Trojan Horses

A Trojan horse is an application that appears to have a benign purpose but actually performs some malicious function. This deception is what makes these applications a dangerous threat to your system. The Internet is full of useful utilities (including many security tools), screen savers, images, and documents. Most Internet users do download some of these things. Creating an attractive download that has a malicious payload is an effective way of gaining access to a person’s computer.

One defense against Trojan horses is to prevent all downloads, but that is not particularly practical. The value of the Internet is the easy access it provides to such a wide variety of information—restricting that access in such a draconian manner disrupts one of the most important reasons for giving employees Internet access. Instead of using such a heavy-handed tactic, you will learn other ways to protect your systems from Trojan horses.

Once you have a Trojan horse on your system, it may perform any number of unwanted activities. Some of the most common actions Trojan horses take include:

  • Erasing files on a computer.

  • Spreading other malware, such as viruses. Another term for a Trojan horse that does this is a dropper.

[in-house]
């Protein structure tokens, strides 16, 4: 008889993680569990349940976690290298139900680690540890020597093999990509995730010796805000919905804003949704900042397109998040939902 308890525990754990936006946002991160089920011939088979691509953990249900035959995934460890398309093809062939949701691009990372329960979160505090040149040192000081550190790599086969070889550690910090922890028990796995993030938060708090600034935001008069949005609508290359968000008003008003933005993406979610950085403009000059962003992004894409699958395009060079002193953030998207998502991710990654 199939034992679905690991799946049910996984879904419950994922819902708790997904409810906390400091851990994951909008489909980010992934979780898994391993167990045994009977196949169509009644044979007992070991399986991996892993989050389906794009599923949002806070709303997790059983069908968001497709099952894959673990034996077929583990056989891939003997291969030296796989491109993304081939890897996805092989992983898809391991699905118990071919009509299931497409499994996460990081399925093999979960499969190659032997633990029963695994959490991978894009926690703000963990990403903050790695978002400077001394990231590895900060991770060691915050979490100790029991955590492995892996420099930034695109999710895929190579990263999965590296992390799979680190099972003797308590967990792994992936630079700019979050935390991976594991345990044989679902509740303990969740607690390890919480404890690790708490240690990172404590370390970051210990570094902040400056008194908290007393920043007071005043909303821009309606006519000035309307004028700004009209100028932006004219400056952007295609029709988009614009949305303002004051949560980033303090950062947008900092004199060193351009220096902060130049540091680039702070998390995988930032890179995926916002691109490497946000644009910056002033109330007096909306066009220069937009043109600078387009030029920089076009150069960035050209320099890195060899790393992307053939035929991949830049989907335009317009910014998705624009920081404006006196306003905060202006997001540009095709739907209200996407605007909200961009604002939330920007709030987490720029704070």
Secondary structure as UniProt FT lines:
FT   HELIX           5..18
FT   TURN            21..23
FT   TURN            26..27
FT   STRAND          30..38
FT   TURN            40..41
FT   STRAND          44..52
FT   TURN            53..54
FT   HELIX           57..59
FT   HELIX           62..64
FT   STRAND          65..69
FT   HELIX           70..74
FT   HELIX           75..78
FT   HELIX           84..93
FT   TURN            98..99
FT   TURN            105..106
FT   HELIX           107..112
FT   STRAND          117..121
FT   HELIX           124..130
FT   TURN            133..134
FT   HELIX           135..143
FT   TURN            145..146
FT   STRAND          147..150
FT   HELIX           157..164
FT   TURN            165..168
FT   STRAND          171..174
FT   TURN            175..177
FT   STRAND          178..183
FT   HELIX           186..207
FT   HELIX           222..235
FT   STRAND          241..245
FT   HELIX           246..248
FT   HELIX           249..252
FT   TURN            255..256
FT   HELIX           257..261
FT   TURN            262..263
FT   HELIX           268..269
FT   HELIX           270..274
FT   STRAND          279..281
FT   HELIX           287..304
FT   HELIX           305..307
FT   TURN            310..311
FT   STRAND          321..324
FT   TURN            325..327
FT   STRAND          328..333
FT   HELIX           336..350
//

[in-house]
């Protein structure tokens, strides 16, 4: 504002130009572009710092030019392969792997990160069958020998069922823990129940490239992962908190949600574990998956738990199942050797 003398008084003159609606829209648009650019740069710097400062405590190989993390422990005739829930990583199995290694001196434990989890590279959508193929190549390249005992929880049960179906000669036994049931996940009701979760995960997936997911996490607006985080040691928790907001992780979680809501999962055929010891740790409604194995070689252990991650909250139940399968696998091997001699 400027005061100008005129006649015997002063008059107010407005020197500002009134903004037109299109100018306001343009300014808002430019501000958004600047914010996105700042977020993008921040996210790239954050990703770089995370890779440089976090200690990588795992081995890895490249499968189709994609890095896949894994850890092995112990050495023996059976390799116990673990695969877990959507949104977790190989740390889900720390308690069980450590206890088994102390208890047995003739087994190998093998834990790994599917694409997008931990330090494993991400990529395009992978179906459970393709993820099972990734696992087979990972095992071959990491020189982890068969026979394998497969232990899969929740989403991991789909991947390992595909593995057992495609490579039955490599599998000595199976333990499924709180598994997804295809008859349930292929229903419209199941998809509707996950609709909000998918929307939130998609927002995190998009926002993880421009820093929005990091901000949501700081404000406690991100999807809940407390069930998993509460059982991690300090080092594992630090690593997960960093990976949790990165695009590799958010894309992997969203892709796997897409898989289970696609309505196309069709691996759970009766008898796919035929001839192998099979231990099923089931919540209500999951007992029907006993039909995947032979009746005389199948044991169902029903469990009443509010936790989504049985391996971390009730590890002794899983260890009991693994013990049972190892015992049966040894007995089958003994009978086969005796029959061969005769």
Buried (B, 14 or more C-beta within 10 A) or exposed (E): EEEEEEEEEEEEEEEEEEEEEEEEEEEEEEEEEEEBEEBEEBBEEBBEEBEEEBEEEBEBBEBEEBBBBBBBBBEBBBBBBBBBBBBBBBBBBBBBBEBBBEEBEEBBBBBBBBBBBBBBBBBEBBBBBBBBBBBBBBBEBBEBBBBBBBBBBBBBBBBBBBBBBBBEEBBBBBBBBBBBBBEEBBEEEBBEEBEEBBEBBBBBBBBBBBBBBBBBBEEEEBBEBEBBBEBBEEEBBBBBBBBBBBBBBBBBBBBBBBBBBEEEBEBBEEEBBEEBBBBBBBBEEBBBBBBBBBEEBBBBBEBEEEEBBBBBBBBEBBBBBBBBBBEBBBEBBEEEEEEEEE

• Using the host computer to launch distributed denial of service (DDoS) attacks or send spam.

  • Searching for personal information such as bank account data.

  • Installing a back door on a computer system. This means providing the creator of the Trojan horse easy access to the system, such as creating a username and password she can use to access the system.

Of the items on the above list, installing back doors and executing distributed denial of service attacks are probably the most frequent results of a Trojan horse attack, though installing spyware and dropping viruses are becoming much more common as well.

Below there is a list with some famous Trojan Horses:

  • Back Orifice

  • Anti-Spyware 2011

  • Shedun

  • Brain Test

  • FinFisher

  • NetBus

  • FlashBack

8.6.1 Trojan Horses Symptoms

It is difficult to determine whether your system is victim of a Trojan horse. There are a number of symptoms that might indicate that you have a Trojan horse. Assuming, of course, that you or another legitimate user are not making these changes, such symptoms include:

  • Home page for your browser changing

  • Any change to passwords, usernames, accounts, etc.

  • Any changes to screen savers, mouse settings, backgrounds, etc.

  • Any device (such as a CD door) seeming to work on its own

Any of these changes are symptoms of a Trojan horse and indicate your system is probably infected.

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